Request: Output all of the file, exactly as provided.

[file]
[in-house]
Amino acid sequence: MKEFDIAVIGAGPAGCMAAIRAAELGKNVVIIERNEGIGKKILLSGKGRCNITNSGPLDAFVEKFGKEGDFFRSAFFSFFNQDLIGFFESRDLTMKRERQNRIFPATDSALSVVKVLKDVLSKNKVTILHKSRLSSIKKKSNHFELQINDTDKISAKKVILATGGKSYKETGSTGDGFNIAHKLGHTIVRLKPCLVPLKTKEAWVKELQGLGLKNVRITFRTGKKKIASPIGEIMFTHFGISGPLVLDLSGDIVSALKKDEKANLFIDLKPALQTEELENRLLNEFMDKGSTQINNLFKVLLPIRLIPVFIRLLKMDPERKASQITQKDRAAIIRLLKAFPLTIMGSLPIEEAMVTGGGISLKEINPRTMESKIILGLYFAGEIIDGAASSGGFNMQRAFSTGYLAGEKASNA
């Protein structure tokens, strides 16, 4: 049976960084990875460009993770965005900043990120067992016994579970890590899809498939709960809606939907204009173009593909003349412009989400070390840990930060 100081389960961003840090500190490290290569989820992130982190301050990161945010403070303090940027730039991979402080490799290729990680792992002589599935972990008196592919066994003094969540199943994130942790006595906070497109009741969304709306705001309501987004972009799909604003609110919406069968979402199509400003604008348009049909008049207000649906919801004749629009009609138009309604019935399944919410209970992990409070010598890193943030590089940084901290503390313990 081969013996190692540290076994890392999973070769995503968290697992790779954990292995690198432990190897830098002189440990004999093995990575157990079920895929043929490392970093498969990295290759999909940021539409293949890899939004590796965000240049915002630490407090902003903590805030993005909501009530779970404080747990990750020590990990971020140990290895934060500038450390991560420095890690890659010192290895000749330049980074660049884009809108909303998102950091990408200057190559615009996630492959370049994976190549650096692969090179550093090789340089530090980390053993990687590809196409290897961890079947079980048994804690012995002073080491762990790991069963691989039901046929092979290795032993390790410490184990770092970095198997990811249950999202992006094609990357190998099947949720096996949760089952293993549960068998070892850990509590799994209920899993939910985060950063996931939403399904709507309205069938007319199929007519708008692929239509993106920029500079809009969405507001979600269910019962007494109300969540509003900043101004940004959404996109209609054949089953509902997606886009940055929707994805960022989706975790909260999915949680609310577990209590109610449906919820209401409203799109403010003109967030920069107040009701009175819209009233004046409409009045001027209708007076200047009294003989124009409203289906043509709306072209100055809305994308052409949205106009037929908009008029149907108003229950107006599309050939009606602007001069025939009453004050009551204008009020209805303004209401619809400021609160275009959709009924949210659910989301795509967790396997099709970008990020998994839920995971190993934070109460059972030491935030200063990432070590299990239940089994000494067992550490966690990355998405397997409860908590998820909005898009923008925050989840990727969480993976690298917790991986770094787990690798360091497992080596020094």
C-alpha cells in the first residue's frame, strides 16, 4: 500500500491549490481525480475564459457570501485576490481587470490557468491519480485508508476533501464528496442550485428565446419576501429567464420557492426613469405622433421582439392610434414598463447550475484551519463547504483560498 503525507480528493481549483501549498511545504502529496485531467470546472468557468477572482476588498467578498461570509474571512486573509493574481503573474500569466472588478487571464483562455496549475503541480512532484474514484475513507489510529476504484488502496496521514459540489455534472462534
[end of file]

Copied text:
[in-house]
Amino acid sequence: MKEFDIAVIGAGPAGCMAAIRAAELGKNVVIIERNEGIGKKILLSGKGRCNITNSGPLDAFVEKFGKEGDFFRSAFFSFFNQDLIGFFESRDLTMKRERQNRIFPATDSALSVVKVLKDVLSKNKVTILHKSRLSSIKKKSNHFELQINDTDKISAKKVILATGGKSYKETGSTGDGFNIAHKLGHTIVRLKPCLVPLKTKEAWVKELQGLGLKNVRITFRTGKKKIASPIGEIMFTHFGISGPLVLDLSGDIVSALKKDEKANLFIDLKPALQTEELENRLLNEFMDKGSTQINNLFKVLLPIRLIPVFIRLLKMDPERKASQITQKDRAAIIRLLKAFPLTIMGSLPIEEAMVTGGGISLKEINPRTMESKIILGLYFAGEIIDGAASSGGFNMQRAFSTGYLAGEKASNA
């Protein structure tokens, strides 16, 4: 049976960084990875460009993770965005900043990120067992016994579970890590899809498939709960809606939907204009173009593909003349412009989400070390840990930060 100081389960961003840090500190490290290569989820992130982190301050990161945010403070303090940027730039991979402080490799290729990680792992002589599935972990008196592919066994003094969540199943994130942790006595906070497109009741969304709306705001309501987004972009799909604003609110919406069968979402199509400003604008348009049909008049207000649906919801004749629009009609138009309604019935399944919410209970992990409070010598890193943030590089940084901290503390313990 081969013996190692540290076994890392999973070769995503968290697992790779954990292995690198432990190897830098002189440990004999093995990575157990079920895929043929490392970093498969990295290759999909940021539409293949890899939004590796965000240049915002630490407090902003903590805030993005909501009530779970404080747990990750020590990990971020140990290895934060500038450390991560420095890690890659010192290895000749330049980074660049884009809108909303998102950091990408200057190559615009996630492959370049994976190549650096692969090179550093090789340089530090980390053993990687590809196409290897961890079947079980048994804690012995002073080491762990790991069963691989039901046929092979290795032993390790410490184990770092970095198997990811249950999202992006094609990357190998099947949720096996949760089952293993549960068998070892850990509590799994209920899993939910985060950063996931939403399904709507309205069938007319199929007519708008692929239509993106920029500079809009969405507001979600269910019962007494109300969540509003900043101004940004959404996109209609054949089953509902997606886009940055929707994805960022989706975790909260999915949680609310577990209590109610449906919820209401409203799109403010003109967030920069107040009701009175819209009233004046409409009045001027209708007076200047009294003989124009409203289906043509709306072209100055809305994308052409949205106009037929908009008029149907108003229950107006599309050939009606602007001069025939009453004050009551204008009020209805303004209401619809400021609160275009959709009924949210659910989301795509967790396997099709970008990020998994839920995971190993934070109460059972030491935030200063990432070590299990239940089994000494067992550490966690990355998405397997409860908590998820909005898009923008925050989840990727969480993976690298917790991986770094787990690798360091497992080596020094």
C-alpha cells in the first residue's frame, strides 16, 4: 500500500491549490481525480475564459457570501485576490481587470490557468491519480485508508476533501464528496442550485428565446419576501429567464420557492426613469405622433421582439392610434414598463447550475484551519463547504483560498 503525507480528493481549483501549498511545504502529496485531467470546472468557468477572482476588498467578498461570509474571512486573509493574481503573474500569466472588478487571464483562455496549475503541480512532484474514484475513507489510529476504484488502496496521514459540489455534472462534